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Alcoholics Anonymous for nonbelievers

Alcoholics Anonymous
Alcoholics Anonymous
By Kelson (Own work) [CC-BY-SA-3.0 (], via Wikimedia Commons

A problem that's becoming more visible in this increasingly secular society is how much it is assumed in so many cases that one prescribes to a Christian view of the supernatural. One of the places this reveals itself is in the substance abuse arena. Higher intelligence has been linked to atheism in many studies, while others have linked higher intelligence to higher likelihood of substance abuse. So you can see why linking religion to recovery may be a problem for some people.

Well now there is an answer. We Agnostic and Freethinkers International AA Convention (WAFT IAAC) is organizing within Alcoholics Anonymous to create more inclusive meetings for nonreligious addicts. Their website has links to nonreligious AA meetings around the world. They also include instructions for starting your own meeting if there isn't one in the area to accommodate your needs.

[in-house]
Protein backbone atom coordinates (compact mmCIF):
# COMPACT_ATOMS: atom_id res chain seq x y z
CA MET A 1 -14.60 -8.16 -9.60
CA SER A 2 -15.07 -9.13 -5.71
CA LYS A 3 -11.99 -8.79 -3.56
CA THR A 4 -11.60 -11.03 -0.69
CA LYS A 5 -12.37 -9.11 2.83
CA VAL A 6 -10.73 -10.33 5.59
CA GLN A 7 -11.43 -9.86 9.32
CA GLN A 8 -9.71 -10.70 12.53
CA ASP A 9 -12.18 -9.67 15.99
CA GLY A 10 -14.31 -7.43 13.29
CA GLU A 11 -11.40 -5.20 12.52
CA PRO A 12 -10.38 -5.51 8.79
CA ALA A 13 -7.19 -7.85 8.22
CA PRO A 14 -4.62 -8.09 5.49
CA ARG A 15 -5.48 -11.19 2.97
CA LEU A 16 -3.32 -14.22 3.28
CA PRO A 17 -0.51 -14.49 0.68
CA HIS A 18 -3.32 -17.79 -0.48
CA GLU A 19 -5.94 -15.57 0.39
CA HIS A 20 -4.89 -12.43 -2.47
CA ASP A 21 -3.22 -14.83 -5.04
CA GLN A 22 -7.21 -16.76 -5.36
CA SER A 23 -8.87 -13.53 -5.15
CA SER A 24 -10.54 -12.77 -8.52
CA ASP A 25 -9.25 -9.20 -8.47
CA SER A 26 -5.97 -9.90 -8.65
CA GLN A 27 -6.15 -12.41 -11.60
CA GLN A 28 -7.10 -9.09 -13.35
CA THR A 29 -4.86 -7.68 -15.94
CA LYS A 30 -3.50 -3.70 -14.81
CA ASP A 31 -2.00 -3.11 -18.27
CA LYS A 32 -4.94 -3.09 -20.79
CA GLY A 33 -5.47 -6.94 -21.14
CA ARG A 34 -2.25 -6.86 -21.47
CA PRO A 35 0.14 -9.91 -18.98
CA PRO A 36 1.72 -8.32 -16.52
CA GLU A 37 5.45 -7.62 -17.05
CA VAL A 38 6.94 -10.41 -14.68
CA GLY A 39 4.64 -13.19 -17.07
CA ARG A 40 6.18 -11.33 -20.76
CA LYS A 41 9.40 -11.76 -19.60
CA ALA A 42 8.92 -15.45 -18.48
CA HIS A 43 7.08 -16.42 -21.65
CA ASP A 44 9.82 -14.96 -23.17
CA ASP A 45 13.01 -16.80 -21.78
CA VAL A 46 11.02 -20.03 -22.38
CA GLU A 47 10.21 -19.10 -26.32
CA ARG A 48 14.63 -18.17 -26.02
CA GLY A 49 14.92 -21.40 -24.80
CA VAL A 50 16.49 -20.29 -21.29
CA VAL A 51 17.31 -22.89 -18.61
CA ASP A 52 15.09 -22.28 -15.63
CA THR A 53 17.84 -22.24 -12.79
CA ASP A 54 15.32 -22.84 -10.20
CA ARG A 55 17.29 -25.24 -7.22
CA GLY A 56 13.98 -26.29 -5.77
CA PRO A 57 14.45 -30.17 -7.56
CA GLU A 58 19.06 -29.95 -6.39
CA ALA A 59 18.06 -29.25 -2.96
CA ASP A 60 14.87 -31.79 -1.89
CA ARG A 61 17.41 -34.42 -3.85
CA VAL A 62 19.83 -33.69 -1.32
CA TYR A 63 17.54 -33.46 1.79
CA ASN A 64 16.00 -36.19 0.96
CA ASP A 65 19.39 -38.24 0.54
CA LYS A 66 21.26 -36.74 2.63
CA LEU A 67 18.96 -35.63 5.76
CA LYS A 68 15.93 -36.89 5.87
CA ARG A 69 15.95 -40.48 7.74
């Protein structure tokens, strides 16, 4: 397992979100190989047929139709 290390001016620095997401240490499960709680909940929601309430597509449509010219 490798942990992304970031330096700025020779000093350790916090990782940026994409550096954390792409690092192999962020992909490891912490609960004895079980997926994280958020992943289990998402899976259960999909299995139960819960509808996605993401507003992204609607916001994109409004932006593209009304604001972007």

There is also the problem with the famous twelve steps of AA. Six out of the twelve involve God in some way or another with the twelfth step being a spiritual awakening. There is now an alternative to that, as well, The Alternative 12 Steps: A Secular Guide to Recovery. It's available as an ebook in all of the popular formats, but it's also being made available online by AA Agnostic, a new chapter every month.

So far the introductory chapter, A Program for Living, is available online, as well as Step 1. Step 2 will be published on March 26. Here is a paragraph from the introduction that sums up the idea well:

We believe the 12-Step program suggests a practical philosophy for each of us – a philosophy of living. We also believe this program needs to be kept separate from any religious implications. In order to work the Steps, what we think about God doesn't matter but what we believe about our own whole self does.